The elemental amounts of W and S as well as the thickness of the WS2 layer are determined using Rutherford backscattering spectrometry (RBS). W and S both have a primary content of 1.2 × 1015 and 2.6 × 1015 ± at/cm2, respectively. The S/W ratio is 2:1, which is almost the stoichiometry predicted for WS2. The connection that a monolayer of WS2 consists of 1.0 × 1015 W at/cm2 assuming the nominal density (7.02 g/cm3) and ML thickness (0.55 nm) of WS2 allows the W content measured by RBS to be translated into monolayer content (ML). According to the RBS measurements, 1.3 ML of WS2 was deposited. Inferring that the MOCVD deposition produces a closed monolayer with a few crystals at the top, we compute the percentage area of triangular crystals in the second layer based on the RBS result, and 30% of the second layer’s computed area is made of triangular crystals. The 1.3 ML WS2 is thought to be composed of a closed WS2 layer with some sizable triangular crystals in the second layer based on the strong agreement between the AFM and RBS measurements. In other words, as seen in Fig. 1(e), the basal plane of WS2 crystals in the first (70%) and second (30%) monolayers, step edges, and grain boundaries characterize the WS2 surface. According to Fig. 1(b), the in-plane (E12g) and out-of-plane (A1g) vibrational modes exhibit vibrations at 355.2 and 417.2 cm−1 in the Raman spectrum, respectively.42 The overall details of the possible models conferred are as follows and their detailed information is included in the following section as well for better understanding. We tried to brief the details as Model 1, Model 2, and Model 3.
Model 1: 2D growth, the ideal ALD growth model, the self-limiting aspect of ALD leads to excellent step coverage and conformal deposition on high aspect ratio structures. Some surface areas will react before other surface areas because of different precursor gas fluxes.
Model 2: Nanoribbon growth, which is the 3D growth model based on the sample surface, in our cases, the major nucleation sites are on the grain boundaries, but all the grain boundaries are highly sensitive and can nuclei on all nucleation site on every cycle, but the noninteractive region will deposit more by the lateral growth.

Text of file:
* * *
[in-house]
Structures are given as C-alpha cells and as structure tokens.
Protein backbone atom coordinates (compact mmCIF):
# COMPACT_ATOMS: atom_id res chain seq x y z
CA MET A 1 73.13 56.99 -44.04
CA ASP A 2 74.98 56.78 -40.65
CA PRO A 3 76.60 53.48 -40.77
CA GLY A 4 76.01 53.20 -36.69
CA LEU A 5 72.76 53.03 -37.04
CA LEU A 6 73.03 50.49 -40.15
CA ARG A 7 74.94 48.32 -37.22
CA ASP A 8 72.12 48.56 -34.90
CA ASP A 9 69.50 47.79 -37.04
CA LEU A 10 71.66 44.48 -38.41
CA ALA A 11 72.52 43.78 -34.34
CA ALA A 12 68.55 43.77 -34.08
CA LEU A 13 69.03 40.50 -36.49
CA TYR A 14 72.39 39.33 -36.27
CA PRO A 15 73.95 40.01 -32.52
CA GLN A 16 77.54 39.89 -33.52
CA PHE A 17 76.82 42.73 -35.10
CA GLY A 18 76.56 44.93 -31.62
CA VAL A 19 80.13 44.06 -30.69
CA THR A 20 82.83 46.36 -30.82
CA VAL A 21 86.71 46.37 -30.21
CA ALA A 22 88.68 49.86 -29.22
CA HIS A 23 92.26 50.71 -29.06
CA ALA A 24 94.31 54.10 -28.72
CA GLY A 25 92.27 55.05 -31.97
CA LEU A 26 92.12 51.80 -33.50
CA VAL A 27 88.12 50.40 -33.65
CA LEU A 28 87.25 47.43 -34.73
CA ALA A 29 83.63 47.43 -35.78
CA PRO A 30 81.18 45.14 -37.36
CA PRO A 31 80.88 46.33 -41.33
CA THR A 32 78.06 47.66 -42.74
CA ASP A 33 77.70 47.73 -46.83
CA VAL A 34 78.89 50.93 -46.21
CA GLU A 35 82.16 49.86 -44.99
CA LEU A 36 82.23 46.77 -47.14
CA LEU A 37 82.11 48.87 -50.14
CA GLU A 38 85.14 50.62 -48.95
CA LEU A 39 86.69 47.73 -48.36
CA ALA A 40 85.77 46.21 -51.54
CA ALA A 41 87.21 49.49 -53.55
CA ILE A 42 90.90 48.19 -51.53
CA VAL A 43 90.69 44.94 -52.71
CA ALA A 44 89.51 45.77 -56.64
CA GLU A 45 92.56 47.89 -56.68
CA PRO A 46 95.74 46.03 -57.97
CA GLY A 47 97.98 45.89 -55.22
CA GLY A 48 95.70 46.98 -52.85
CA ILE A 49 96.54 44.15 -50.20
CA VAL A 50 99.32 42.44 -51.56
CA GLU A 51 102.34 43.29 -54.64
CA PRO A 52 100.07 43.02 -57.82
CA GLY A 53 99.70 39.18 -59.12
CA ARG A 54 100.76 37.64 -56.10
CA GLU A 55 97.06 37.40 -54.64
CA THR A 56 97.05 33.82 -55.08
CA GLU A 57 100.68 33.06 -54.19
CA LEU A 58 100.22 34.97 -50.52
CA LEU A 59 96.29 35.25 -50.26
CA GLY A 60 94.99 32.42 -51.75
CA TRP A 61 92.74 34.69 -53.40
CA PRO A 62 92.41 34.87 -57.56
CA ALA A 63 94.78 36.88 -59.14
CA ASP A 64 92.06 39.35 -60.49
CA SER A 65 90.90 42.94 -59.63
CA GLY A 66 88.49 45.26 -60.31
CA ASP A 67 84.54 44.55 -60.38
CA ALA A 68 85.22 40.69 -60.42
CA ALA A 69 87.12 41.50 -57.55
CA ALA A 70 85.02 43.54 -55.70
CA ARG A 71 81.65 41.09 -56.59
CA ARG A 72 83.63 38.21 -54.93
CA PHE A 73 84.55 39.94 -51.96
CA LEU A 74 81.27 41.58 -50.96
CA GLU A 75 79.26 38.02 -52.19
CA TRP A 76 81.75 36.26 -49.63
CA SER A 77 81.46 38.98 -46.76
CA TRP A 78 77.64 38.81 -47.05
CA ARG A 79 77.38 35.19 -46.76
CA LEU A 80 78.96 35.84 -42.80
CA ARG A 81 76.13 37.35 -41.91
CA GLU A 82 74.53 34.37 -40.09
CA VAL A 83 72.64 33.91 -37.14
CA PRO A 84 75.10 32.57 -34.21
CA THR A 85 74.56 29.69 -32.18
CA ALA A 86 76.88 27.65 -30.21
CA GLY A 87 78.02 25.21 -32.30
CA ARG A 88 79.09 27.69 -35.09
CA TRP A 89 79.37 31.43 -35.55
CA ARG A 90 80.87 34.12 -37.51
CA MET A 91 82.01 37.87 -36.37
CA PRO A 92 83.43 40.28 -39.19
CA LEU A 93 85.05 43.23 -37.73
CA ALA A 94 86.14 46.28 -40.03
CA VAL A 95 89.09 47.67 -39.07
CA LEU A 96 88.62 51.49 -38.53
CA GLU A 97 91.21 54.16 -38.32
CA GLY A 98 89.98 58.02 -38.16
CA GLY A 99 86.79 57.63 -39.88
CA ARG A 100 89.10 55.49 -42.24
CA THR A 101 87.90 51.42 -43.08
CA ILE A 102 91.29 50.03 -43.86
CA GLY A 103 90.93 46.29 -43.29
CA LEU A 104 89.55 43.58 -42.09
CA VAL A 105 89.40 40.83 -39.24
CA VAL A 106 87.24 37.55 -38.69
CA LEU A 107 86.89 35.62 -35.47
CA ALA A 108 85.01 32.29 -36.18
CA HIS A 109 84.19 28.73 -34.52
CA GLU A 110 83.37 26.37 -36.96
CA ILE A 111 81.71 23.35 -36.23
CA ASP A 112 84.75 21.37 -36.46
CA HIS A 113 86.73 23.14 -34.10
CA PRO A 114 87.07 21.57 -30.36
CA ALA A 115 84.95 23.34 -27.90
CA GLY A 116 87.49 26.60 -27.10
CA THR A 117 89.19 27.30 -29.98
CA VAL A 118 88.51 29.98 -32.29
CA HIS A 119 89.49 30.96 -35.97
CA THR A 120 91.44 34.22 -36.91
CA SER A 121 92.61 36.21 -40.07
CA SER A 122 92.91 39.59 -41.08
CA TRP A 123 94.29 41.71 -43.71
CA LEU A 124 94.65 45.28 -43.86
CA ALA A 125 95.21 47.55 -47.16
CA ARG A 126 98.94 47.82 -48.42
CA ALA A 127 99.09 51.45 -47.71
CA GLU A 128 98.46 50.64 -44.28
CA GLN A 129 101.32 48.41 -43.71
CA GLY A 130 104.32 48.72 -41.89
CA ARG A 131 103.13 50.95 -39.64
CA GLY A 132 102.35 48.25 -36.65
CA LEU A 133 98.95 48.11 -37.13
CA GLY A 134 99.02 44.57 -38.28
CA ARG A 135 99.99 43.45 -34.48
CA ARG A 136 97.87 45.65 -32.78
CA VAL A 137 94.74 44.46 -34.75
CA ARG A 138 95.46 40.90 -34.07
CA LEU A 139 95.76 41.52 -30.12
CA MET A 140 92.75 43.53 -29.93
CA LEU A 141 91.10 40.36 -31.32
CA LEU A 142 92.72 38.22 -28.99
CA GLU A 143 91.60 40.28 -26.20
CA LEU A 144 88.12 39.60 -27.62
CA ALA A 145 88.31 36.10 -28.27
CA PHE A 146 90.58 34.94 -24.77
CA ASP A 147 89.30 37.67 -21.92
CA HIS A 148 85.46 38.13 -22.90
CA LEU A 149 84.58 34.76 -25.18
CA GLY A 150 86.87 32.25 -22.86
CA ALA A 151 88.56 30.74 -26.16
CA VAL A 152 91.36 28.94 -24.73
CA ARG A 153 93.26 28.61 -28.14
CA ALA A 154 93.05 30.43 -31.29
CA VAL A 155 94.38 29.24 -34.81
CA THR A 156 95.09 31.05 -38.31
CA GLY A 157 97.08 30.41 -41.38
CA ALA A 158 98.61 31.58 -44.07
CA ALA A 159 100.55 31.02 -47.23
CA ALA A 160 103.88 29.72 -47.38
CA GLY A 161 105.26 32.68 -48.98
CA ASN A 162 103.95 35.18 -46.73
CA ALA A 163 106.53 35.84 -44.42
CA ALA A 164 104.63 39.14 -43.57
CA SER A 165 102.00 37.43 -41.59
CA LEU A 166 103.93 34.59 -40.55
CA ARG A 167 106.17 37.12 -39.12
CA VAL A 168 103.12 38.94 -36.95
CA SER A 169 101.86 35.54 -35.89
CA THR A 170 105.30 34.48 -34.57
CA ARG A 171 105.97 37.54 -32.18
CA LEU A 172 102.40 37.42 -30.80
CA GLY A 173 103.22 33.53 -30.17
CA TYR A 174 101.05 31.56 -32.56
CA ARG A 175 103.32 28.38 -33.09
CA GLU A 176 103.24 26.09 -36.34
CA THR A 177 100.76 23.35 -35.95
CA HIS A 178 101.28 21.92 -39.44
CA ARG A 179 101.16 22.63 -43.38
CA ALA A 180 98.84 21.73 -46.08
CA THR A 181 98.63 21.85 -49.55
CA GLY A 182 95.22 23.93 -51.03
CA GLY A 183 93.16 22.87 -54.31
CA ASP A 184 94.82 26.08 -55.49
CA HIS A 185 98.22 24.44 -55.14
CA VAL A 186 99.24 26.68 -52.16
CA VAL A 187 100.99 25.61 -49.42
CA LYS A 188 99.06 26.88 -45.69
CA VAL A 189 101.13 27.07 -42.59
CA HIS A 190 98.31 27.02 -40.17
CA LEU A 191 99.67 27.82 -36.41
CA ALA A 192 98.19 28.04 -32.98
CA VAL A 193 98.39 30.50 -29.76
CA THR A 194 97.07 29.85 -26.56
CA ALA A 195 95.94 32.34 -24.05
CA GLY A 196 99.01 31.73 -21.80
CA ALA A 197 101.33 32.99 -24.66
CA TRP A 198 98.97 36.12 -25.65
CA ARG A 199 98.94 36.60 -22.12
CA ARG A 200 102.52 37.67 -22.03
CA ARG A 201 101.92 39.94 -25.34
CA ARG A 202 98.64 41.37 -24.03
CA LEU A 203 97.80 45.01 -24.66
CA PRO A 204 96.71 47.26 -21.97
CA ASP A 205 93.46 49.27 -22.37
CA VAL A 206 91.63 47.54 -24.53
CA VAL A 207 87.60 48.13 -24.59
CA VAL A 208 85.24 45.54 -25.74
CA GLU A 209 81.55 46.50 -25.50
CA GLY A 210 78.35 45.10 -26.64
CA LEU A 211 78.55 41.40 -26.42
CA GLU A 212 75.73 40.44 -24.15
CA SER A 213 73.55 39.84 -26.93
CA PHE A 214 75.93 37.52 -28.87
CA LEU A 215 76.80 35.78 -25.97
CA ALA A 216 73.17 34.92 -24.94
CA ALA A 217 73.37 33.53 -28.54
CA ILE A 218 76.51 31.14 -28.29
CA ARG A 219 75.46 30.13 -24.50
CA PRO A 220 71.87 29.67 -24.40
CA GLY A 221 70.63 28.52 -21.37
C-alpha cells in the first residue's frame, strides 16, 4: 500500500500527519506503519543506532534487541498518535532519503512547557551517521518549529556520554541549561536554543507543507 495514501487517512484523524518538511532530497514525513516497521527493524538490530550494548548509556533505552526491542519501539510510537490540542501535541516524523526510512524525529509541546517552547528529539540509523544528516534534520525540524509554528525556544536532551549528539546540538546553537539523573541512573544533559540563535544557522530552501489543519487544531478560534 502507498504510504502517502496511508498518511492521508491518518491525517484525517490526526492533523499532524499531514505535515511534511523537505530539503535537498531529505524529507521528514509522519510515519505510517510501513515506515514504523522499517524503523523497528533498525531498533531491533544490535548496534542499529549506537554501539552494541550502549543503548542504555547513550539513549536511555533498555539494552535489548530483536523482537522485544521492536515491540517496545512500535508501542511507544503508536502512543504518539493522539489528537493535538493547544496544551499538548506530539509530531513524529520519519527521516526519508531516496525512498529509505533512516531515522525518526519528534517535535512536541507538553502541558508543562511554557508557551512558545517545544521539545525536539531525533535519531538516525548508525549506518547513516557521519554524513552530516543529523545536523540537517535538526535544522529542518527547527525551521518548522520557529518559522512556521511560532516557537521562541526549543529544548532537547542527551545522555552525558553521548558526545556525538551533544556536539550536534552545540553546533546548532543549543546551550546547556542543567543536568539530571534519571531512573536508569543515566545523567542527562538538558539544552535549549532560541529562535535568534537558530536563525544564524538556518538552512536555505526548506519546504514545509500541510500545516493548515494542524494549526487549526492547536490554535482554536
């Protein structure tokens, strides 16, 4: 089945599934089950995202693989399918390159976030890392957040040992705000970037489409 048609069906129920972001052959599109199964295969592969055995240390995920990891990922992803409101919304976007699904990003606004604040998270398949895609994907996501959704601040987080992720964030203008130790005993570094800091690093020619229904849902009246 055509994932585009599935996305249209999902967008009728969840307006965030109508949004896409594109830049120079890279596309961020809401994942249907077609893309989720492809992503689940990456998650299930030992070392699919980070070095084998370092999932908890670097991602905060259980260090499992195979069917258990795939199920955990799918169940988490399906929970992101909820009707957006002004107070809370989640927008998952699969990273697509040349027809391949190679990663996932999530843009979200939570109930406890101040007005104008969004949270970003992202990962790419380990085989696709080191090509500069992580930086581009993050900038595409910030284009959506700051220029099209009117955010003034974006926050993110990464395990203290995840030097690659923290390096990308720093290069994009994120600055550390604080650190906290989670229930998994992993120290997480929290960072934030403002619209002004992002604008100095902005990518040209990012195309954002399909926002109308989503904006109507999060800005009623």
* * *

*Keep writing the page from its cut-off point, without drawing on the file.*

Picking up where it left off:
Model 3: Hemi-cone growth— we found out that even if the grain boundaries are causing selective growth, which leads to the third model, we need to provide the nucleation density value and the growth rate by each cycle number, leading to a slower film closure due to the better quality of the 2D material film surfaces (WS2).
B. Growth evolution of Al2O3 ALD on polycrystalline WS2
In this section, we discussed Al2O3 ALD process development, evolution, and morphology on WS2. To examine the nucleation and growth processes of Al2O3 on WS2, we utilized a 1.3 ML polycrystalline Al2O3 sample and a 1.6 μm SiO2/Si (100) substrate. After purification with cyclic HF, the influence of native oxide is avoided by thermal oxidation. Trimethylaluminum (TMA) and oxidant H2O were employed as precursors, bubbling at 18 °C to produce WS2 films at 950 and 150 °C through the MOCVD process and nitrogen (N2) was used as a carrier gas. We pumped the chamber up to a 10−1 Torr base pressure (Pbase). The AFM images following Al2O3 ALD for various ALD cycles are shown in Figs. 2(a)–2(f). The Al content as estimated by ERD is coupled with the AFM data, Figs. 4(a) and 4(b), from nucleation through linear development, and the evolution of Al2O3 and ALD on WS2 is investigated. The growth is impeded during the first 400 cycles of Al2O3 ALD on WS2, which is a substantially longer period than Al2O3 ALD on H-terminated Si and synthetic MoS2 produced via sulfurization.28,38,43 The initial nucleation, the transition state, and the linear growth stage are the three phases that contribute to the general growth mechanism of ALD. WS2 step edges, grain boundaries, and a few point defects are the only places where Al2O3 islands are produced during the first nucleation process, leaving the basal plane mostly uncovered. The nucleation density was calculated based on the surface morphology of the Al2O3/WS2 surface and the number of ALD cycles of the AFM film, as shown in Fig. 4(e). The nucleation density increases nearly linearly throughout the first 200 ALD cycles, suggesting that a rising number of Al2O3 nuclei are formed during this period. The initial WS2 monolayers-enhanced nucleation at the grain boundaries is the primary cause of the growing nucleation density. This increase is influenced by the flushing time after the water pulse, Fig. 4(c), and therefore, it could indicate a slow change in surface composition. The S-H groups at the grain boundaries may slowly oxidize during H2O pulse and rinsing, which increases the TMA adsorption rate at the grain boundaries, allowing new nuclei to be formed during the first 200 ALD cycles.